Writer: William Shakespeare
Director: Christopher Luscombe
Reviewer: Karl O’Doherty
It’s sometimes a little difficult to remember Shakespeare’s romantic comedies for things other than the wordplay, ridiculous situations and farce. This production has those three key elements for sure. However, it also brilliantly brings out the darkness and menace inherent in the chronicle of betrayal that is Much Ado About Nothing to create a version with more depth than recent productions in the capital have even hinted at.
We’re mainly tracking the intertwining love story of Claudio (Tunji Kasim) and Hero (Rebecca Collingwood), and Benedick (Edward Bennett) and Beatrice (Lisa Dillon). Following Shakespeare’s beloved theme, the course of these true loves does not run smooth. Claudio and Hero are beset with devastating lies and vindictive plotting by a scheming Don John (leading to a horrendous public shaming of the innocent Hero at their aborted wedding ceremony) while Benedick and Beatrice are their own worst enemies and have to be tricked by their friends into admitting their love for each other.
Set in a country house of middling-high aristocracy just before the 1920s, the reinvention of one of Shakespeare’s most well-known plays is superbly executed. Simon Higlett’s set, Oliver Fenwick’s design and Bob Broad’s music come together wonderfully with a talented cast and Christopher Luscombe’s direction to deliver something immediately familiar but still new and exciting. It has the feeling of Shakespeare by way of Noël Coward and P. G. Wodehouse.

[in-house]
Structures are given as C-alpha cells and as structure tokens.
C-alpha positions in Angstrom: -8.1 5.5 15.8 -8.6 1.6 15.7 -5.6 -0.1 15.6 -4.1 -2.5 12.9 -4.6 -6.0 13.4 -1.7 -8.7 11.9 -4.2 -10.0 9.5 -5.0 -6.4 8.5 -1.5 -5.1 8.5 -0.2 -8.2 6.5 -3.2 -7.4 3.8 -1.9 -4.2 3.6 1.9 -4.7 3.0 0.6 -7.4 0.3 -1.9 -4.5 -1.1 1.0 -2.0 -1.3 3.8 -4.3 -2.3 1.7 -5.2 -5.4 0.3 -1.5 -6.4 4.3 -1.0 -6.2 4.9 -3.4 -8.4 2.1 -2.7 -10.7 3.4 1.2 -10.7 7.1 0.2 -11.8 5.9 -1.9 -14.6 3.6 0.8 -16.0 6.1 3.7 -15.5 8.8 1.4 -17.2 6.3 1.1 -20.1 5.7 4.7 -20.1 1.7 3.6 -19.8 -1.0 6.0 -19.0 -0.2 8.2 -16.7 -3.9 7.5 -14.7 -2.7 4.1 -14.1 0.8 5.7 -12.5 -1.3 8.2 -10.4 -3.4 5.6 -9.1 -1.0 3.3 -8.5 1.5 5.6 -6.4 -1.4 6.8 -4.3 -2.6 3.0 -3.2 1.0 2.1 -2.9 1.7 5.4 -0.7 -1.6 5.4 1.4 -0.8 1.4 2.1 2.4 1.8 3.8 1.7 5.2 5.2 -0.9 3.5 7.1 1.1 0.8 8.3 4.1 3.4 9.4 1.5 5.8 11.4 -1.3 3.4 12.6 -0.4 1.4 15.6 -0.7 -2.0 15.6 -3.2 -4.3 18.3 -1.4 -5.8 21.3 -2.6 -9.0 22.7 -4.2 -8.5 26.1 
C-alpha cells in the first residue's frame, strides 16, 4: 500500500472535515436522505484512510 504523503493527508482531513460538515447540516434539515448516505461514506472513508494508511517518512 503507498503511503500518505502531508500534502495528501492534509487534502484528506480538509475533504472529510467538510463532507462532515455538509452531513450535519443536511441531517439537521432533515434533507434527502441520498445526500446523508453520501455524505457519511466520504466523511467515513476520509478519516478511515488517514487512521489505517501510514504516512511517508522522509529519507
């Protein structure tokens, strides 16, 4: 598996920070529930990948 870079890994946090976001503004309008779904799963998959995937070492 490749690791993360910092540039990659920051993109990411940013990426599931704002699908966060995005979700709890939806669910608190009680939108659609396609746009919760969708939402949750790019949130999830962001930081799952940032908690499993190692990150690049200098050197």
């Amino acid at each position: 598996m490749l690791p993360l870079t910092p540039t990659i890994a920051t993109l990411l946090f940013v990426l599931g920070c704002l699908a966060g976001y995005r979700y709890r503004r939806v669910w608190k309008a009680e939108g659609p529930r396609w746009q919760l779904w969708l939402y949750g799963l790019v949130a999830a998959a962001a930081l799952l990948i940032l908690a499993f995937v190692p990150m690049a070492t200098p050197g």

That darkness keeps coming back, constantly shadowing the undeniably excellent comedy. The Constable Dogsberry, a perfect case in point. Generally a bit of a buffoon, the character here is clearly suffering some form of physical tic, a Tourette’s syndrome-like affliction. His verbal mixups and frustrations begin hilarious, and confirm the comic prowess of Nick Haverson. Then when frustrated during his questioning of the arrested conspirators he becomes overwhelmed, twitching and juddering in the grip of a stress induced fit – breaking the hearts of those who not 30 seconds before had been nearly crying with laughter.
Between this and the other play the company are running in rep as transfers from the 2016 Chichester festival, Love’s Labour’s Lost, there may be a temptation to hang a small sign outside the Theatre Royal proclaiming welcome to the Edward Bennett, Lisa Dillon and John Hodgkinson shows. They’re by no means limelight hogs, but through the two shows they’re all three riveting. As Benedick and Beatrice, Bennett and Dillon deliver the punchy wit this play is famed for. As much as we like to believe their characters end up together forever after, let’s also hope we see these two sharing a stage again soon.
Runs until 18 March 2017 | Image: Manuel Harlan